Stay hydrated, out of the sun

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The temperatures are supposed to be in the 80s all week, and that can be dangerous for people out all day at the Masters Tournament.

News 12's Stephanie Baker spent the day Monday out on Washington Road and found that not everyone knows how to stay safe under the sun.

It was pretty hot out along Washington we can only imagine how it was inside the crowded course. News 12 caught up with some people today to find out just how prepared they are for the heat...and we have some ways to help you stay safe.

Doctors say prevention is stopping injuries before they start is the best thing to do. They say the midday sun is the most intense, so they recommend an SPF of at least 30 and a broad-spectrum sunscreen that will scramble the sun's harmful rays. Also, wear light clothes and possibly a hat to cover your face.

Staying hydrated is important out here. Doctors recommend drinking lots of water, and carrying a water bottle. Some signs of dehydration to look out for are a fast heartbeat, decreased appetite, and difficulty concentrating.

Alcohol and caffeine aren't good...they can cause you to lose even more water. But not everyone is concerned about that.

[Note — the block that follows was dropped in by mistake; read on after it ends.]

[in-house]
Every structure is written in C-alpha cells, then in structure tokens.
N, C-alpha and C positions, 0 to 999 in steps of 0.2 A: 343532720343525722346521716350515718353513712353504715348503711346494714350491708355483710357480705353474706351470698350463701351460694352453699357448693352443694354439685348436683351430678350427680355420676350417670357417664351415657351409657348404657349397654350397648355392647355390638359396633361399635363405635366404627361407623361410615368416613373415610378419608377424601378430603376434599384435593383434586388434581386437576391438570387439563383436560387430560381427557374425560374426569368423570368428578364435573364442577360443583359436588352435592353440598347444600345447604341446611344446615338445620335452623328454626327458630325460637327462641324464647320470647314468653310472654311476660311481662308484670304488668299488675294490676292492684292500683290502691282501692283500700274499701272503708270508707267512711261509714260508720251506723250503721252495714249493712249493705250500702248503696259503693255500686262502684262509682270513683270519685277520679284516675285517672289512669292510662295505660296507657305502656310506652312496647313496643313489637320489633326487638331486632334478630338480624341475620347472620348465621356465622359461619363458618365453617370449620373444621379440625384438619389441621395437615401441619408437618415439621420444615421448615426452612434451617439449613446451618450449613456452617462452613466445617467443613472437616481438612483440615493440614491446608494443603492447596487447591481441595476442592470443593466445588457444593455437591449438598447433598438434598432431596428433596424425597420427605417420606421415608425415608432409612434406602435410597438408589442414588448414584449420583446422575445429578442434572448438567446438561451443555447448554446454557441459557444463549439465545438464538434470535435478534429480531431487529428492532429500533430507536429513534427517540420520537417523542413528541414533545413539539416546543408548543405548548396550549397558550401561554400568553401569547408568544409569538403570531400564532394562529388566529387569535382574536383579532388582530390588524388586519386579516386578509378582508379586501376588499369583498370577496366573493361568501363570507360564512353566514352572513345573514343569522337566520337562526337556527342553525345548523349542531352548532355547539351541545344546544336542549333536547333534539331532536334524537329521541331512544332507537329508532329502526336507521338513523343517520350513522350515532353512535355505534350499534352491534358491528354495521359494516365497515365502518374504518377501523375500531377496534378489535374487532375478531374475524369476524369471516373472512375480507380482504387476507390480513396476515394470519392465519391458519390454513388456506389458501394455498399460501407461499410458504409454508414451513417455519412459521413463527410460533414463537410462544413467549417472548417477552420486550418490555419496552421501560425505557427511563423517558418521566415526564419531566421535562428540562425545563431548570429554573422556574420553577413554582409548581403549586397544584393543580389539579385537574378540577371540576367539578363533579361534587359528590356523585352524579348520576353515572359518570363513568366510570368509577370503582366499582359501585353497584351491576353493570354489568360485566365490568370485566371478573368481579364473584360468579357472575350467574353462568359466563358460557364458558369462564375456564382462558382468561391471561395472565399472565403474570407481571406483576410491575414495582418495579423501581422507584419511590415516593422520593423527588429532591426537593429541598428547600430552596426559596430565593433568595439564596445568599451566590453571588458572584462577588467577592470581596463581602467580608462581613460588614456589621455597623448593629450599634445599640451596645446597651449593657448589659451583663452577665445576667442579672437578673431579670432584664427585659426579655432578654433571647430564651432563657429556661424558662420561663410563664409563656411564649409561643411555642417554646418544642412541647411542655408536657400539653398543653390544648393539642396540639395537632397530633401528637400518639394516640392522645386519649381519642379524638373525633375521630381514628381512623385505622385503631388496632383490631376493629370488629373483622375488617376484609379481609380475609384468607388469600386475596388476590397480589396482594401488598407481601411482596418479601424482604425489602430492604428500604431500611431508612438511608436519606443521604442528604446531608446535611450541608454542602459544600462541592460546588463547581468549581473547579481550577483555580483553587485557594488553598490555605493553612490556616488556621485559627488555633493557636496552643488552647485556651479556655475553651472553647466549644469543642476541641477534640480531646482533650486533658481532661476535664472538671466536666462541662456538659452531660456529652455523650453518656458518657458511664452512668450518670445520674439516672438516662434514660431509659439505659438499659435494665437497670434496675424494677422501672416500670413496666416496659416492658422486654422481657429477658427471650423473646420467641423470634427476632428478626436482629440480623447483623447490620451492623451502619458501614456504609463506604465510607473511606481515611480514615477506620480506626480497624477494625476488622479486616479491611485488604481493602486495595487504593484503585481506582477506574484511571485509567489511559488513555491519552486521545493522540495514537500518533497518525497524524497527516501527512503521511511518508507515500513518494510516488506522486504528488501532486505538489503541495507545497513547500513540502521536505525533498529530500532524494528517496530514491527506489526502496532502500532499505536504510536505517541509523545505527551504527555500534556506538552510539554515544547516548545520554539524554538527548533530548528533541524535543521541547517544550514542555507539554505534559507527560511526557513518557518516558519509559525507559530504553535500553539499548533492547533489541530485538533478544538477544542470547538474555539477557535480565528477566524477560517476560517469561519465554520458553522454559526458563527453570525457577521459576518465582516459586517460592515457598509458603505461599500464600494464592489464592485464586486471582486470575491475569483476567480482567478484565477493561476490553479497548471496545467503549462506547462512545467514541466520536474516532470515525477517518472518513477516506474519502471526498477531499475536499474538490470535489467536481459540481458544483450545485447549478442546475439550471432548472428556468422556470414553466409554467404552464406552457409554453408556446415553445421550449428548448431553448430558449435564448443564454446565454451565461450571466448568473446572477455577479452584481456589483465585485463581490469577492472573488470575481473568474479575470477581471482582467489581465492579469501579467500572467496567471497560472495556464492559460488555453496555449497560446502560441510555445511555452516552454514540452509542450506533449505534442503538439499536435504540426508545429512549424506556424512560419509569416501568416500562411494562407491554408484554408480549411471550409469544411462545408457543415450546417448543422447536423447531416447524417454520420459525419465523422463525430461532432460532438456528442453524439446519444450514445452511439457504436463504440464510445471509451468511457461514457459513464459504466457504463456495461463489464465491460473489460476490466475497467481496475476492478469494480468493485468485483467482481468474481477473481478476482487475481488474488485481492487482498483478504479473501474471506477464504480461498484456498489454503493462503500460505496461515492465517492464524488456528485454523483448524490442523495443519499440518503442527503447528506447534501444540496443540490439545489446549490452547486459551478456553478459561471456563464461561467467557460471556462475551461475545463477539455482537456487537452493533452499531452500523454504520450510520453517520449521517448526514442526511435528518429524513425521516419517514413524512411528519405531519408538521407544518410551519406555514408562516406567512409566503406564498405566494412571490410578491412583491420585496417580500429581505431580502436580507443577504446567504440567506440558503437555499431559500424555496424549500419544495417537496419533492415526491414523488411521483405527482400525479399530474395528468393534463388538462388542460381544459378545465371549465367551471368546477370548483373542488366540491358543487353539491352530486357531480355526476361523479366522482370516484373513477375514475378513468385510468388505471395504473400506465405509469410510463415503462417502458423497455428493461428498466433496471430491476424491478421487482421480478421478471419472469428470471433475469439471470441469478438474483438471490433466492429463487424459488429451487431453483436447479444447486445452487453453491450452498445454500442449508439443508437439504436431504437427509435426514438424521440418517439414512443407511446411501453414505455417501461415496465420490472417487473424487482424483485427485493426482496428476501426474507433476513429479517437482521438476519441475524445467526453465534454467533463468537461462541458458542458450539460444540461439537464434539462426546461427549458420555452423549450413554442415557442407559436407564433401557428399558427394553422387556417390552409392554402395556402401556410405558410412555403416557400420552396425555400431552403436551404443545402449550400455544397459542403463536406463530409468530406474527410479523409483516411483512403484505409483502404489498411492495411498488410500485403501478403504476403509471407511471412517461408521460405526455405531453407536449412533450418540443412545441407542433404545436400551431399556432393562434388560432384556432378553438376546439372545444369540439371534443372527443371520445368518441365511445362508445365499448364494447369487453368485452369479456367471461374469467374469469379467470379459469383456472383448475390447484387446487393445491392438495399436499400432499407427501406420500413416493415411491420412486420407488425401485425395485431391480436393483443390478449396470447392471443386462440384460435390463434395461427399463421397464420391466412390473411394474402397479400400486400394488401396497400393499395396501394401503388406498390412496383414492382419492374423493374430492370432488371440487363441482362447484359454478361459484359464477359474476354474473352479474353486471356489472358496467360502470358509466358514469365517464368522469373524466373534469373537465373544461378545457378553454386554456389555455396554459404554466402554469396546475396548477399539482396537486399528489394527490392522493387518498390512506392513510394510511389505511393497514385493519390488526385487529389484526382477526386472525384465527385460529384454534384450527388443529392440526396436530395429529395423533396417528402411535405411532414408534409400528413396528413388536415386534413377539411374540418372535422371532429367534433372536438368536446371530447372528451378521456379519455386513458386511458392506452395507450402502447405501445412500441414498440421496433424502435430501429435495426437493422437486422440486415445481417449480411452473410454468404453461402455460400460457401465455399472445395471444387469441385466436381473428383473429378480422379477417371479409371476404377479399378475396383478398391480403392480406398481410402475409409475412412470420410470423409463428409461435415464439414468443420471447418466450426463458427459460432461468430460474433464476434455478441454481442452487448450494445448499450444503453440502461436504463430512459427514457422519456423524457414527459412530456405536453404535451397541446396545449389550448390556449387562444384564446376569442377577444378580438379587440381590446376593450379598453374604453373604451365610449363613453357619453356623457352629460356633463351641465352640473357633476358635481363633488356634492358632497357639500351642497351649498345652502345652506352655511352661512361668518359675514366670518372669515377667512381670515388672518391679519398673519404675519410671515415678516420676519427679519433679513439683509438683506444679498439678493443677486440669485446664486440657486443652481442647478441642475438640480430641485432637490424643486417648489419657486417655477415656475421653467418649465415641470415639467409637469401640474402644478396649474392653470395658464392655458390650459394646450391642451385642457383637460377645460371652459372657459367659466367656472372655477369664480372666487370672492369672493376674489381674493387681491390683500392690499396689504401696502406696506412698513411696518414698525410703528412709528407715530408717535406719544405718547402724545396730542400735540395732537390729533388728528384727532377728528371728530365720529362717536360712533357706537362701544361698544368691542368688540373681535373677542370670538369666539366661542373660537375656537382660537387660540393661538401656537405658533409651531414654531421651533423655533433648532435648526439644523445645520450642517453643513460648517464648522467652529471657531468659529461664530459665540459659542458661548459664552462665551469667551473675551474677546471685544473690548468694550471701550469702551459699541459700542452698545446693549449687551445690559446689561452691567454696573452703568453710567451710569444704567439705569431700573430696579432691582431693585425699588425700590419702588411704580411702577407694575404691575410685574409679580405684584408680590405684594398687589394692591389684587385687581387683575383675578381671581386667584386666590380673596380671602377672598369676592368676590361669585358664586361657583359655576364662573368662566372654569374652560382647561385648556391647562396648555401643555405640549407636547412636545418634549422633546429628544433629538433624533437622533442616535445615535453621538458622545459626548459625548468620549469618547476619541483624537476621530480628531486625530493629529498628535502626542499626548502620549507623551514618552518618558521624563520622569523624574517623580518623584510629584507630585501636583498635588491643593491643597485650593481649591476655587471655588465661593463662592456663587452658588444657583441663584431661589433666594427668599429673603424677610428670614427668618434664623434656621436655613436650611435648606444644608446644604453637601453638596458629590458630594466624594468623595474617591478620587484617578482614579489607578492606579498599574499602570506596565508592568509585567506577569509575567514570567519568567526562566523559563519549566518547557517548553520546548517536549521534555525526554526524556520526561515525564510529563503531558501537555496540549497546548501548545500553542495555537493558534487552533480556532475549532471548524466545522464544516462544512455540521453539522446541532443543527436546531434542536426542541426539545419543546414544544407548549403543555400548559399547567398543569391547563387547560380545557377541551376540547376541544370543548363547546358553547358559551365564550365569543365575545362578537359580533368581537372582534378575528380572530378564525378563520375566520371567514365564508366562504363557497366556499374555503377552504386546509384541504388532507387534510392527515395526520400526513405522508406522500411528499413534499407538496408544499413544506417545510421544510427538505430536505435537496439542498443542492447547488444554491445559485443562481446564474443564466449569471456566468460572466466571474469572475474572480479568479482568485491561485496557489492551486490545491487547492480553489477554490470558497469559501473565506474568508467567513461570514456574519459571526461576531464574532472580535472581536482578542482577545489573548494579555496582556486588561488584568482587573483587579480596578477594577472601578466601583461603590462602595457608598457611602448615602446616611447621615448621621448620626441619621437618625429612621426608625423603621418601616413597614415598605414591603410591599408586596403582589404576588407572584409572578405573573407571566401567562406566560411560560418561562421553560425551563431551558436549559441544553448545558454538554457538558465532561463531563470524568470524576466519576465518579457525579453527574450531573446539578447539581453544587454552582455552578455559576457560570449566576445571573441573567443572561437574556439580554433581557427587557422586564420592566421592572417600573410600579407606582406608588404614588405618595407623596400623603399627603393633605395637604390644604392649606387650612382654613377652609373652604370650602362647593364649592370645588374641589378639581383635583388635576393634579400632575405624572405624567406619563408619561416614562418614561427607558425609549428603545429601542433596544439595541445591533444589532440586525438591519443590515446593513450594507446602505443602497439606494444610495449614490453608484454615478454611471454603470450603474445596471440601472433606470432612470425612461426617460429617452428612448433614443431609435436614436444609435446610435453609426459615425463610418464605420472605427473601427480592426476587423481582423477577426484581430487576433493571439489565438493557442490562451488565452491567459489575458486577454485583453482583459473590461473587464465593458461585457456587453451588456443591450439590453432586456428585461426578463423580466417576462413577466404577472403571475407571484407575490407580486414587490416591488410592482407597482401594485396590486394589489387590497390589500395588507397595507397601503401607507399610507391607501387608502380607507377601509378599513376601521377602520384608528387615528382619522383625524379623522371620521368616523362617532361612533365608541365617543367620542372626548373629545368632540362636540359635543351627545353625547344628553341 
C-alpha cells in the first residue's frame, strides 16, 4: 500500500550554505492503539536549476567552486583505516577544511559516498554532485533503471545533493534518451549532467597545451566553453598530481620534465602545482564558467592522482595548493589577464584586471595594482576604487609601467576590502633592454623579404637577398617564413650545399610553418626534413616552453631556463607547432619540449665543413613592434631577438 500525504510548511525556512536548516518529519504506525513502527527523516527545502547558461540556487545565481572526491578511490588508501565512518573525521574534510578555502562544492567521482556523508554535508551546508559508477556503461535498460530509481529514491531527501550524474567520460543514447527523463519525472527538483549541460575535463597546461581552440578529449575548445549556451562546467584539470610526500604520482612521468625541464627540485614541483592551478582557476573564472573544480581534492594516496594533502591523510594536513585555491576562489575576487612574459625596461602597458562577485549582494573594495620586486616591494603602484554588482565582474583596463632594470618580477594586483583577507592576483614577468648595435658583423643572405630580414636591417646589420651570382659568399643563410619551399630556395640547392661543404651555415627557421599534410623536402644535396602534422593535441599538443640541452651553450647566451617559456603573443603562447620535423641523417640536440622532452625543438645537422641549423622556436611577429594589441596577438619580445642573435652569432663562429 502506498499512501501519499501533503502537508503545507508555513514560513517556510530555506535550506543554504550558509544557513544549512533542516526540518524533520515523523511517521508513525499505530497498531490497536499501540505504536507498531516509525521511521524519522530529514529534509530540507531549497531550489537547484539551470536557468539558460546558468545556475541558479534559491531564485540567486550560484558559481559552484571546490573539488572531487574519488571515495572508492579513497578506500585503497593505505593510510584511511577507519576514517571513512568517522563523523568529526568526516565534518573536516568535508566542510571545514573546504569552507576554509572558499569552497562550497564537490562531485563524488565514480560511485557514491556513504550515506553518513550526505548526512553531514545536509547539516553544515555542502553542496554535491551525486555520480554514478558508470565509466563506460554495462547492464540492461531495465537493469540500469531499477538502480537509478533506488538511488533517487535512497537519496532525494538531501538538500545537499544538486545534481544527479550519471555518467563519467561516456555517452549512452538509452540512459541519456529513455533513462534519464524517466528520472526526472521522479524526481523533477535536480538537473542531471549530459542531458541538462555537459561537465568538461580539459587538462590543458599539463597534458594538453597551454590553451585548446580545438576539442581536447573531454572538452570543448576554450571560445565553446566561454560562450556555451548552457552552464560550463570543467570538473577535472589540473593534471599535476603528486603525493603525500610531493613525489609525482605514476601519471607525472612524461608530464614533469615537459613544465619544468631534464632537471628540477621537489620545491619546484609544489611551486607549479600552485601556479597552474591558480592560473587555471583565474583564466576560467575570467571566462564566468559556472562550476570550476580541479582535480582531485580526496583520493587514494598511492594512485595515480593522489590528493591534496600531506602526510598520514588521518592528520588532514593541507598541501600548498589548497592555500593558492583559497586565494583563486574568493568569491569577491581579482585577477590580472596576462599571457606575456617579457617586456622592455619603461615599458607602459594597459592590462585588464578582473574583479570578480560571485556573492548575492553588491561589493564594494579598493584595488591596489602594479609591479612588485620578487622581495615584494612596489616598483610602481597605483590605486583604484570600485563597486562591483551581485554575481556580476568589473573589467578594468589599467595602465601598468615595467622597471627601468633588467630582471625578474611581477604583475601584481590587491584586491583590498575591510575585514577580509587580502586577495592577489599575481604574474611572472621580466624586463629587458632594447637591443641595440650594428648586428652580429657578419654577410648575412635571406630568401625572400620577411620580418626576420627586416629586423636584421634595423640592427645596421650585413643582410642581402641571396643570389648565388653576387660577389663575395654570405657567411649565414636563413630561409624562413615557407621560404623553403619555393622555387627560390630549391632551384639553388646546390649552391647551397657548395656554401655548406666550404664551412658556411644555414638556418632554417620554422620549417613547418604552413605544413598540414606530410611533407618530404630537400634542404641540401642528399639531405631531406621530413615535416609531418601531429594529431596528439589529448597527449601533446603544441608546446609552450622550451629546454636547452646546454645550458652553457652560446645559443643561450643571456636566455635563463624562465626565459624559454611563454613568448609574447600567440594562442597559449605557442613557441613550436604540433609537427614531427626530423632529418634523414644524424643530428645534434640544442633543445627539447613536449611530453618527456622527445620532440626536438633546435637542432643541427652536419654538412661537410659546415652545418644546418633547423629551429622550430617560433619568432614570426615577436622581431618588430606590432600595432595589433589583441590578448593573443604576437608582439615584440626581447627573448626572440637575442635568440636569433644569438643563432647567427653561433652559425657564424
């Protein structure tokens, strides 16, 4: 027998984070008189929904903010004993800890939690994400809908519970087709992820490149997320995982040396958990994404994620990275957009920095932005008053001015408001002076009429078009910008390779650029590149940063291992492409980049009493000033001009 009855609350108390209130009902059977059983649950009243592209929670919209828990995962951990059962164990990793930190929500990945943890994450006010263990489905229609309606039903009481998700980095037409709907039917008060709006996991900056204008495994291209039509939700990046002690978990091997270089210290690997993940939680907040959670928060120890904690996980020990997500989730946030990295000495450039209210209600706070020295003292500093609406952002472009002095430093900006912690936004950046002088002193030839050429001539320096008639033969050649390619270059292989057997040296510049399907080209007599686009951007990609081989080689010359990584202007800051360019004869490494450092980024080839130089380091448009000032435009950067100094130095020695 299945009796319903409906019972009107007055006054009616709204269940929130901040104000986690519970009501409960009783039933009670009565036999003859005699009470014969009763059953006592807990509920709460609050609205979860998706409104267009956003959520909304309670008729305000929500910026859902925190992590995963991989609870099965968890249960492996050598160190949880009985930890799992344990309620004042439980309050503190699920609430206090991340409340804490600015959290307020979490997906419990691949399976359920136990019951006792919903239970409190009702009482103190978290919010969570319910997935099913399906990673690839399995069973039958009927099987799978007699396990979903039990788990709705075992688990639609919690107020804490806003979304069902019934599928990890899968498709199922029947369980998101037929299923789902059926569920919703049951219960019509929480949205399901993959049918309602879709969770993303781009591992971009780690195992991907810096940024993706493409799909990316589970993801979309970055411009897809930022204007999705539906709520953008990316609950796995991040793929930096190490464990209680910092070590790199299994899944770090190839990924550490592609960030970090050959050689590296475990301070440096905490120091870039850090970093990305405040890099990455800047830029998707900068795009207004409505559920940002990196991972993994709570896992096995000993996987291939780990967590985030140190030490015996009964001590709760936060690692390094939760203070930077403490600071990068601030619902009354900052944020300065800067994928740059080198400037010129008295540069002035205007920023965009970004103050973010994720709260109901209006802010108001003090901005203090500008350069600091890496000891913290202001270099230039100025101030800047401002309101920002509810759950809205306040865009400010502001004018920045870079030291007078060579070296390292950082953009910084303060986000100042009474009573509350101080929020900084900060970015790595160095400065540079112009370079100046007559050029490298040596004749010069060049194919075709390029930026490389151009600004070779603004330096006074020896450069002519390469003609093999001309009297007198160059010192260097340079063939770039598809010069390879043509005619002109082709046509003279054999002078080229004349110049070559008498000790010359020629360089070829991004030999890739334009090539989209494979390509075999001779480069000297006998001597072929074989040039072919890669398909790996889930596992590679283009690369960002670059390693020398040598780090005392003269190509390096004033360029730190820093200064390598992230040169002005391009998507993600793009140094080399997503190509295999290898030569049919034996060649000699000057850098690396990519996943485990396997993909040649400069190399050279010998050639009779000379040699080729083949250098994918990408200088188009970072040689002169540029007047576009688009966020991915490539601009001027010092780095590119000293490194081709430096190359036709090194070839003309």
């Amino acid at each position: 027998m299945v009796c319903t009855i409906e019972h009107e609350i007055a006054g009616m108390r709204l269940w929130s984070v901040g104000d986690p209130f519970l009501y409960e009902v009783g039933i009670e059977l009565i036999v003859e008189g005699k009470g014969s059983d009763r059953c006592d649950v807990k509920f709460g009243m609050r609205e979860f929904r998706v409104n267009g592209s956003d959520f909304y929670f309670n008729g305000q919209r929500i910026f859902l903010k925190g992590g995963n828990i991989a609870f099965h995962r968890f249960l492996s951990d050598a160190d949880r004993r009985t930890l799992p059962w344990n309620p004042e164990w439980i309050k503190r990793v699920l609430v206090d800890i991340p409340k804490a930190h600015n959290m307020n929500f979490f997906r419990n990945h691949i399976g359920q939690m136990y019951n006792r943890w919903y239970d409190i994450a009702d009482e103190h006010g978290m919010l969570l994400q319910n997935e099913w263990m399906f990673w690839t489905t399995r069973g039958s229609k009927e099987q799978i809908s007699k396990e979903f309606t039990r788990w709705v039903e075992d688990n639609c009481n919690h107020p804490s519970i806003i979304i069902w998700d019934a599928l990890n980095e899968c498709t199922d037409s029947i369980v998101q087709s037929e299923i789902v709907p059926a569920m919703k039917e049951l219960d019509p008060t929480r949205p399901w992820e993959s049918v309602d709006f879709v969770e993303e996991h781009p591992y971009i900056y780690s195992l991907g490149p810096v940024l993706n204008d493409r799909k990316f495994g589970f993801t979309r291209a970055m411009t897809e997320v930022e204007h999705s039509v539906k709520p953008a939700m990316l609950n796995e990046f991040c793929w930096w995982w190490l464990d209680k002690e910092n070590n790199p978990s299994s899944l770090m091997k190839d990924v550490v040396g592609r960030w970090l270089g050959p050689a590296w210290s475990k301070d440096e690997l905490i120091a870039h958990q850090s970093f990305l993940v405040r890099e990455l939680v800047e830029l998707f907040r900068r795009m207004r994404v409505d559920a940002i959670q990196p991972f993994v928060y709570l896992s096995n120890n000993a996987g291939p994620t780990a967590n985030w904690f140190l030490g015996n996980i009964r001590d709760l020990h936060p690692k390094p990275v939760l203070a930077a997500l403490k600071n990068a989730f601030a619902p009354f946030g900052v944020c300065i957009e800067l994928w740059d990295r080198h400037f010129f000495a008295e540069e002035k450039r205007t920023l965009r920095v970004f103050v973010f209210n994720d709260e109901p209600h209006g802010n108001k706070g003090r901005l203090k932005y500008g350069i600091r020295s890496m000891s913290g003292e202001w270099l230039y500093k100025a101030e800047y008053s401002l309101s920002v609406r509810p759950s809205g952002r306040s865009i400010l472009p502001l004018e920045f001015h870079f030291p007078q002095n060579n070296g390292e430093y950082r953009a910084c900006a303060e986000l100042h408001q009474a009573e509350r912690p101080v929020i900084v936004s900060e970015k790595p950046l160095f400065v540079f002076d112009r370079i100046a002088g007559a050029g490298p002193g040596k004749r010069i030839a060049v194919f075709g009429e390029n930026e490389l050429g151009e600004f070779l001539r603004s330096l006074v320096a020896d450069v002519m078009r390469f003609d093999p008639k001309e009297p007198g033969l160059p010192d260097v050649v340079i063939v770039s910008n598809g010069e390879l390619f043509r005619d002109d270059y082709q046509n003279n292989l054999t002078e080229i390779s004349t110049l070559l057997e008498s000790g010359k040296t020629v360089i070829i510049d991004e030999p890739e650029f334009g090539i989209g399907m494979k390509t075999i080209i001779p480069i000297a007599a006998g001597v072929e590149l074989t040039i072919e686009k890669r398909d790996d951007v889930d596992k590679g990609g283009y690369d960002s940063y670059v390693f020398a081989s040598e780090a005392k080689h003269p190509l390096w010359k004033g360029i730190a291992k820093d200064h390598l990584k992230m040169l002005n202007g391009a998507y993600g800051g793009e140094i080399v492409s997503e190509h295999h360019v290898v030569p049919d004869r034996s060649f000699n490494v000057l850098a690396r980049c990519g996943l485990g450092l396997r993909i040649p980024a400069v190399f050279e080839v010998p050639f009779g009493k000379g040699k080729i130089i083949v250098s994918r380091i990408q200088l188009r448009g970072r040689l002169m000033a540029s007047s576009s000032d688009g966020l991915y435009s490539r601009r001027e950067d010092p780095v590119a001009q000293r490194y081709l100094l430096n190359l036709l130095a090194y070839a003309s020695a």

"Water is for ducks to swim in," Buddy Brooks of Greenville said.

"What's your drink of choice?" we asked him.


"Once people get dehydrated they get behind the 8 ball...and those people will require excess fluid," says Dr. Janis Coffin of MCG.

Heat exhaustion is one of the injuries that can be caused by the heat. It can cause dizziness and weakness. Heat stroke is the most serious and can require a trip to the emergency room. Look out for a weak pulse, hot red skin, and shallow breathing. Humidity is also a problem since it keeps the body from properly getting rid of heat.

Doctors also say you should drink 64 ounces of water throughout the day. That's about eight glasses.

Just remember to keep a close check on your symptoms...and have fun out there!